Congratulations to our AUB faculty Dr. Sabreen Fostok on having been selected as the recipient of the “Outstanding Publication” Award for 2018 by the editorial board of the "Journal of Mammary Gland Biology and Neoplasia", published by Springer Nature and the leading journal in the field of mammary gland biology. Her accomplishment has been announced and recognized at the prestigious 2019 Gordon Conference on Mammary Gland Biology in USA.
Dr. Sabreen Fostok, lecturer at the Department of Biology and an author of 8 publications, holds a Maitrise-es Sciences degree in Biology from the Lebanese University, MS in Biology and PhD in Cell and Molecular Biology from AUB. She joined the Department of Biology as a graduate student in 2004 and as an instructor in 2007, before she received a PhD fellowship in 2013.
Her former PhD thesis advisor, Dr. Rabih Talhouk, said of her: "Over the years of Sabreen’s residency in the department as an instructor and researcher that culminated in her PhD degree in Fall of 2018-2019, I have witnessed her acquire excellent lab skills and thought processes. This latter has translated itself well into her award winning. Sabreen’s work ethics, diligence and meticulous approach, be it in setting up and running experiments in the lab, or in her critical reading of the literature set high standards for other trainees in my group that I am sure will be sustained for years to come. Additionally, her willingness to accept critical and constructive comments from her co-authors to improve on the manuscript and her persistence in seeking to excel in her writing has earned her due recognition by the Journal. It was a pleasure seeing her mature into the scientist she came to be and I wish her the best in the coming years as she considers future career directions."
Her former PhD thesis committee member, Dr. Mirvat El-Sibai (Associate Professor/Graduate Program Coordinator at LAU), said of her: "I had the pleasure and the honor to be part of Sabreen’s journey during her PhD training in Professor Talhouk’s laboratory. Sabreen is the epitome of the diligent scientist with the highest degree of commitment and work ethics and respect for the work and for her peers. Her award is a testimony to her writing skills and to her deep unrelentless thirst for knowledge. During my work with her, I ended up learning a lot from her. I am indeed very proud of this undeniable achievement and honor she obtained and she is, in no uncertain terms, one of the most deserving students for such an award. Working with Sabreen was also a very delightful sense of occasion for me, having been Professor Talhouk’s student myself. This and other projects between our labs also exemplified the ongoing collaborative spirit among sister Lebanese universities.”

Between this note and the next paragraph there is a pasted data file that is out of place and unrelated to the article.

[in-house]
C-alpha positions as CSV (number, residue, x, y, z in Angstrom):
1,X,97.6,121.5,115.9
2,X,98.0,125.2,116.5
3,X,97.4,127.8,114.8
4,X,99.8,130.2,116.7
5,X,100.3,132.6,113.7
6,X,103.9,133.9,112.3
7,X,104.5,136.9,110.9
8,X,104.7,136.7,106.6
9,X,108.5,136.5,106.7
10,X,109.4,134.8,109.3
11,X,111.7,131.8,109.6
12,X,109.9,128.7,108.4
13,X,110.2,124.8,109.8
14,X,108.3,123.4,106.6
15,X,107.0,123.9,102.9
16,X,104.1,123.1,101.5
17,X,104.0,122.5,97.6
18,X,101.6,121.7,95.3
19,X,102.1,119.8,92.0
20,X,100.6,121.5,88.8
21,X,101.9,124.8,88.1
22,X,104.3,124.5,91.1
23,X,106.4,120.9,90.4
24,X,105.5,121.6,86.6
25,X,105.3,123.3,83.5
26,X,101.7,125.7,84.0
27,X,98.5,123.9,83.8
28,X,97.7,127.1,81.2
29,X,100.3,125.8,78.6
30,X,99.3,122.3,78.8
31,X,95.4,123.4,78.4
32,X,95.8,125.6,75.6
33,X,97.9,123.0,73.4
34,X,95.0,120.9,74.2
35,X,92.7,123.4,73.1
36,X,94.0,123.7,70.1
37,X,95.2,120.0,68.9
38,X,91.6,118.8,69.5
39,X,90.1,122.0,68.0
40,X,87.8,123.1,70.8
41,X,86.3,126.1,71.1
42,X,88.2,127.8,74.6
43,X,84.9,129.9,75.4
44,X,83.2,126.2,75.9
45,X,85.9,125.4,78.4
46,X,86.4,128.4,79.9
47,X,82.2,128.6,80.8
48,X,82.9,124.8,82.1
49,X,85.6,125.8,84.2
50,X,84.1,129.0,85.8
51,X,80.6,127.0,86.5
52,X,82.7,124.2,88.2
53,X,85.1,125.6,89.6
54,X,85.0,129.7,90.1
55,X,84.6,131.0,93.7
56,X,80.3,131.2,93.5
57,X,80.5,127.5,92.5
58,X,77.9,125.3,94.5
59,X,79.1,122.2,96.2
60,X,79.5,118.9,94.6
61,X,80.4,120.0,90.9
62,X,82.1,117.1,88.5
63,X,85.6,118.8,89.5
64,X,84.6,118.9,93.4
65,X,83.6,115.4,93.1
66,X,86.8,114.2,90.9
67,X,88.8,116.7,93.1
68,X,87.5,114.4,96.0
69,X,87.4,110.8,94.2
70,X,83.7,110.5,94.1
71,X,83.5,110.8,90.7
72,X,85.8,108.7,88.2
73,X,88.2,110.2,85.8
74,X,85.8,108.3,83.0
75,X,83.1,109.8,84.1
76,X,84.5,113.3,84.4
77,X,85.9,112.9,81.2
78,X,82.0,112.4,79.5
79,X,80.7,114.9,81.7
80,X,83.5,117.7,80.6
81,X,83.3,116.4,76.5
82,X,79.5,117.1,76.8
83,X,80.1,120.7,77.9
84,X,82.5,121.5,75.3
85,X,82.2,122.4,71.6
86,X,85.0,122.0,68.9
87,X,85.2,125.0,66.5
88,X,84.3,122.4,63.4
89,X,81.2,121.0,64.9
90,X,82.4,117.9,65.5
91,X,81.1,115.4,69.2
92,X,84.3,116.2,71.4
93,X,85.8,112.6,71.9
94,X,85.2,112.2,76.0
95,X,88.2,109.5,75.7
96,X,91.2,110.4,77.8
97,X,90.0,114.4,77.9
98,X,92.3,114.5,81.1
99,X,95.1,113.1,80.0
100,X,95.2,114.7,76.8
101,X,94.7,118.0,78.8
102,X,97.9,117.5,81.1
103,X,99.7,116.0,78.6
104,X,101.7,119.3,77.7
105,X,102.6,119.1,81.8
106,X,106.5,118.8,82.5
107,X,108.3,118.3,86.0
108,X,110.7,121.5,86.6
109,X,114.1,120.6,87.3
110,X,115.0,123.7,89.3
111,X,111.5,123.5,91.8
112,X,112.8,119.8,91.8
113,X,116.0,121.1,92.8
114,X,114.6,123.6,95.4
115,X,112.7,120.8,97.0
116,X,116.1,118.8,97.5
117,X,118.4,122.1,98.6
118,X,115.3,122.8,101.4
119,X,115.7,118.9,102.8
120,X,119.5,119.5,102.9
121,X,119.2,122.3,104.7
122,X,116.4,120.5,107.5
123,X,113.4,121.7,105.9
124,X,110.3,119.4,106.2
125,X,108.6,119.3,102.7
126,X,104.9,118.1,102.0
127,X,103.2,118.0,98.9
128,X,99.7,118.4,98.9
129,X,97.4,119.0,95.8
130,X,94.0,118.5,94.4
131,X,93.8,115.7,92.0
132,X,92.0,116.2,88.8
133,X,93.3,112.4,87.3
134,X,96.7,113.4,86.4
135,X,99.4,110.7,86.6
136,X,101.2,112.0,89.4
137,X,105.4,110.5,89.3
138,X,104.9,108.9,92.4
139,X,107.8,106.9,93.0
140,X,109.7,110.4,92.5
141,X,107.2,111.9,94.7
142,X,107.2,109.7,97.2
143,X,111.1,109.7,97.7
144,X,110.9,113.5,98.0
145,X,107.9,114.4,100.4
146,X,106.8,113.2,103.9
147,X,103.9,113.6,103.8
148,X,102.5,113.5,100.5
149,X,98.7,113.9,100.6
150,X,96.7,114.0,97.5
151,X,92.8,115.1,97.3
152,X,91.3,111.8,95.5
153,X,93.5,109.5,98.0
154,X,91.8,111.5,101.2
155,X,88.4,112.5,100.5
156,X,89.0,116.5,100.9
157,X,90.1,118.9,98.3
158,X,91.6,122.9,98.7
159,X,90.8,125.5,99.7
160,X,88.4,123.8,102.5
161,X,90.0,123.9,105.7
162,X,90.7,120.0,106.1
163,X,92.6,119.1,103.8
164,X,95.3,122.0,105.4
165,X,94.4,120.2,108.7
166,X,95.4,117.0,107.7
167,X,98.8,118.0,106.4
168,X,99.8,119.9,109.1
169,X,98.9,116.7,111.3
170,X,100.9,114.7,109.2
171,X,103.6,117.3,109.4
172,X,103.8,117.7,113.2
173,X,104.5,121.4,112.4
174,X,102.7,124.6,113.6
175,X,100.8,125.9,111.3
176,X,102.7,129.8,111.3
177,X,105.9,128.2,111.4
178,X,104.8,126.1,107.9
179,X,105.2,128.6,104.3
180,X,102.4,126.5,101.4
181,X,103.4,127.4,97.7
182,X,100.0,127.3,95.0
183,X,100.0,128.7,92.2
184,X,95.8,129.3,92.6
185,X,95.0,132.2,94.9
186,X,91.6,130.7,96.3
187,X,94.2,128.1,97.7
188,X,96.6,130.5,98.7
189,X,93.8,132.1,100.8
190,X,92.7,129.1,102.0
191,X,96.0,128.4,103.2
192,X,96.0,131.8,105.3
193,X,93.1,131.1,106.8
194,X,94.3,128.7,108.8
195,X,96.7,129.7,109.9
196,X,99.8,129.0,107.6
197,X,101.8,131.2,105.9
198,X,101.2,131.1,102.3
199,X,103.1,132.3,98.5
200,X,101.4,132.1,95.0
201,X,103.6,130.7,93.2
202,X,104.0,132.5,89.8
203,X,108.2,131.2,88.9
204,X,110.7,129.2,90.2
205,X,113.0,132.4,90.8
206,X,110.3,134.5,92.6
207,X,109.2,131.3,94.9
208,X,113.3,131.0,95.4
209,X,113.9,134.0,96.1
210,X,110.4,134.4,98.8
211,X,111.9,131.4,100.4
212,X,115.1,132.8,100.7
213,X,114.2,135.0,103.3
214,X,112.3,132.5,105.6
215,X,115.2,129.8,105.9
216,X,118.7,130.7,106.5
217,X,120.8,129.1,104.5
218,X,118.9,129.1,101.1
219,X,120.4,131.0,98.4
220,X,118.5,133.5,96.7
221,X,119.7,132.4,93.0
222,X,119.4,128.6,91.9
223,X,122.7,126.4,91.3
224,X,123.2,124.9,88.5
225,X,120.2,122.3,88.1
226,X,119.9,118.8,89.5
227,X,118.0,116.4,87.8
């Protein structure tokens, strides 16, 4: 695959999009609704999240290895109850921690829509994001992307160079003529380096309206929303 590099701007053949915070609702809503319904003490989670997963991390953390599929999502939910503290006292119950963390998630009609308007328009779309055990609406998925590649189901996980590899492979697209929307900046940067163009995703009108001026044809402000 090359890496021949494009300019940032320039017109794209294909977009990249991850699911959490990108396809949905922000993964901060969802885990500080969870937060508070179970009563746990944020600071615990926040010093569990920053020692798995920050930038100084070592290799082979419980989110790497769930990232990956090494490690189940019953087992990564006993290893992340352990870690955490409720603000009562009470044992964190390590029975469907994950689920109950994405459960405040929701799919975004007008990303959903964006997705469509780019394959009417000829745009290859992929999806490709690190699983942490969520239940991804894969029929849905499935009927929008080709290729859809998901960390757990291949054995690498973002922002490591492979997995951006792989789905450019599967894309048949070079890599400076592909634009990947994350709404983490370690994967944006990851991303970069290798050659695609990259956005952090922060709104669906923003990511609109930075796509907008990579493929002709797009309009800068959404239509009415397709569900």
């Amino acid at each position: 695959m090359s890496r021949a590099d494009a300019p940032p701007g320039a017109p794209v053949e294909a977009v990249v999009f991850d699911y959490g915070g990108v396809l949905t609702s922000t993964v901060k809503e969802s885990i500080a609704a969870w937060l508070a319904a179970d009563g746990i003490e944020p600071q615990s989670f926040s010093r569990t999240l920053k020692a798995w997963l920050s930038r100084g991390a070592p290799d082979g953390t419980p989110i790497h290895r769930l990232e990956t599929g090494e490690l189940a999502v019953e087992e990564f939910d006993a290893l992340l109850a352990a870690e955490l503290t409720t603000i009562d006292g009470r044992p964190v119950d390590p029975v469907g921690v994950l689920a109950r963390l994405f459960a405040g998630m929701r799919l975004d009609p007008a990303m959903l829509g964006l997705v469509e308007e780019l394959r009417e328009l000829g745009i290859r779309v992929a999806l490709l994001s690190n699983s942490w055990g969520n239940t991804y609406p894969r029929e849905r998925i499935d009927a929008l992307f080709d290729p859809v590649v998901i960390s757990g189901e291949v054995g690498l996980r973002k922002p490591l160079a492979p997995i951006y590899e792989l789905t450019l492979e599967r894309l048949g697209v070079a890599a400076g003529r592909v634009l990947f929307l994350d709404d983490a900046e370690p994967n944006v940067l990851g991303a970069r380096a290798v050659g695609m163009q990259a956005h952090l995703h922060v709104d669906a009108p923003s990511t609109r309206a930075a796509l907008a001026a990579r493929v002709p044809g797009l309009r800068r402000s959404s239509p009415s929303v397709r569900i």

In her remarks upon receiving the award, Dr. Fostok said, "I am pleased and honored for having been selected as the recipient of the "Outstanding Publication" Award for 2018 by the editorial board of the "Journal of Mammary Gland Biology and Neoplasia". I am grateful to Dr. Russell Hovey, the journal's editor-in-chief, and to the entire editorial board for offering me this valuable award and for recognizing my accomplishment at the Gordon Research Conference on Mammary Gland Biology. I would like to acknowledge my co-authors Dr. Rabih Talhouk, Dr. Mirvat El-Sibai and Dr. Marwan El-Sabban. My awarded manuscript, "Gap Junctions and Wnt Signaling in the Mammary Gland: a Cross-Talk?", sheds light on the interplay between gap junctions and the Wnt signaling pathways and proposes a model in which this cross-talk regulates the development and tumorigenesis of the mammary gland. This model has been validated in my recent study "Connexin 43 Loss Triggers Cell Cycle Entry and Invasion in Non-Neoplastic Breast Epithelium: A Role for Noncanonical Wnt Signaling", published in "Cancers" as part of the special issue "Gap Junctions and Connexins in Cancer Formation, Progression, and Therapy". In this study, I investigated the role of the gap junction protein connexin 43 in homeostasis and tumorigenesis of the breast epithelium. Reduced expression of connexin 43 has been previously reported in breast cancer, suggesting a tumor suppressive role. Using a 3-D culture model of non-neoplastic human mammary epithelial HMT-3522 S1 cells, I studied the effects of silencing connexin 43 on mammary epithelial proliferation and migration, two processes implicated in normal mammary development and deregulated in breast cancer, and I investigated the signaling pathways that act downstream of connexin 43 loss. I have shown that the loss of connexin 43 expression in the mammary epithelium activates Rho GTPase signaling, which acts downstream of the noncanonical Wnt pathway. This was associated with enhanced cell cycle entry and proliferation rate, concomitantly with the upregulation of c-Myc and cyclin D1. Silencing connexin 43 additionally altered the normal morphology of mammary acini and triggered motility and invasion."